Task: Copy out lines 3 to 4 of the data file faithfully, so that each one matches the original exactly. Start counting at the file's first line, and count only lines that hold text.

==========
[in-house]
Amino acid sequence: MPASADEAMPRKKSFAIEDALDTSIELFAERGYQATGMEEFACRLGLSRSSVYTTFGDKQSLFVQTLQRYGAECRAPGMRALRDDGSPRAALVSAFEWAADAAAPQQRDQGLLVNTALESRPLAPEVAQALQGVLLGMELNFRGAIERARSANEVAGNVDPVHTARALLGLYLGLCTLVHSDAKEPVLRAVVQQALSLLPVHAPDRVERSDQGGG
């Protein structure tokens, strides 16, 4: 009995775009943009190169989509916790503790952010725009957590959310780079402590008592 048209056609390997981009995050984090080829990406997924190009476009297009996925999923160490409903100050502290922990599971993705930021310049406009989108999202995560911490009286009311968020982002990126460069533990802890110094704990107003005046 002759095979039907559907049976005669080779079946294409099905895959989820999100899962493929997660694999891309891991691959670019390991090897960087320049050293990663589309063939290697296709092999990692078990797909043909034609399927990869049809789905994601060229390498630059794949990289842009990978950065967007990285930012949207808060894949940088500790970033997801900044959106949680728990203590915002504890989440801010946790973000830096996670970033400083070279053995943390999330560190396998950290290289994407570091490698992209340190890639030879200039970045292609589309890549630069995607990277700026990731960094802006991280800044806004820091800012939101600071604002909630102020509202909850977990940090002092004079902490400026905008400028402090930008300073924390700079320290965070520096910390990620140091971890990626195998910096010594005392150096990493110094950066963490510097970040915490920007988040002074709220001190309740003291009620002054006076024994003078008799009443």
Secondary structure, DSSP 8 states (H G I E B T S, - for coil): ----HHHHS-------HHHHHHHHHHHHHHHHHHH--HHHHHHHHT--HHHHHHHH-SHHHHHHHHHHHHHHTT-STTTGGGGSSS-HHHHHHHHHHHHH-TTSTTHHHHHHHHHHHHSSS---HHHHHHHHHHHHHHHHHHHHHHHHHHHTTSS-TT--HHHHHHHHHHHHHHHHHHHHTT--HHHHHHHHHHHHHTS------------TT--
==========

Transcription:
């Protein structure tokens, strides 16, 4: 009995775009943009190169989509916790503790952010725009957590959310780079402590008592 048209056609390997981009995050984090080829990406997924190009476009297009996925999923160490409903100050502290922990599971993705930021310049406009989108999202995560911490009286009311968020982002990126460069533990802890110094704990107003005046 002759095979039907559907049976005669080779079946294409099905895959989820999100899962493929997660694999891309891991691959670019390991090897960087320049050293990663589309063939290697296709092999990692078990797909043909034609399927990869049809789905994601060229390498630059794949990289842009990978950065967007990285930012949207808060894949940088500790970033997801900044959106949680728990203590915002504890989440801010946790973000830096996670970033400083070279053995943390999330560190396998950290290289994407570091490698992209340190890639030879200039970045292609589309890549630069995607990277700026990731960094802006991280800044806004820091800012939101600071604002909630102020509202909850977990940090002092004079902490400026905008400028402090930008300073924390700079320290965070520096910390990620140091971890990626195998910096010594005392150096990493110094950066963490510097970040915490920007988040002074709220001190309740003291009620002054006076024994003078008799009443």
Secondary structure, DSSP 8 states (H G I E B T S, - for coil): ----HHHHS-------HHHHHHHHHHHHHHHHHHH--HHHHHHHHT--HHHHHHHH-SHHHHHHHHHHHHHHTT-STTTGGGGSSS-HHHHHHHHHHHHH-TTSTTHHHHHHHHHHHHSSS---HHHHHHHHHHHHHHHHHHHHHHHHHHHTTSS-TT--HHHHHHHHHHHHHHHHHHHHTT--HHHHHHHHHHHHHTS------------TT--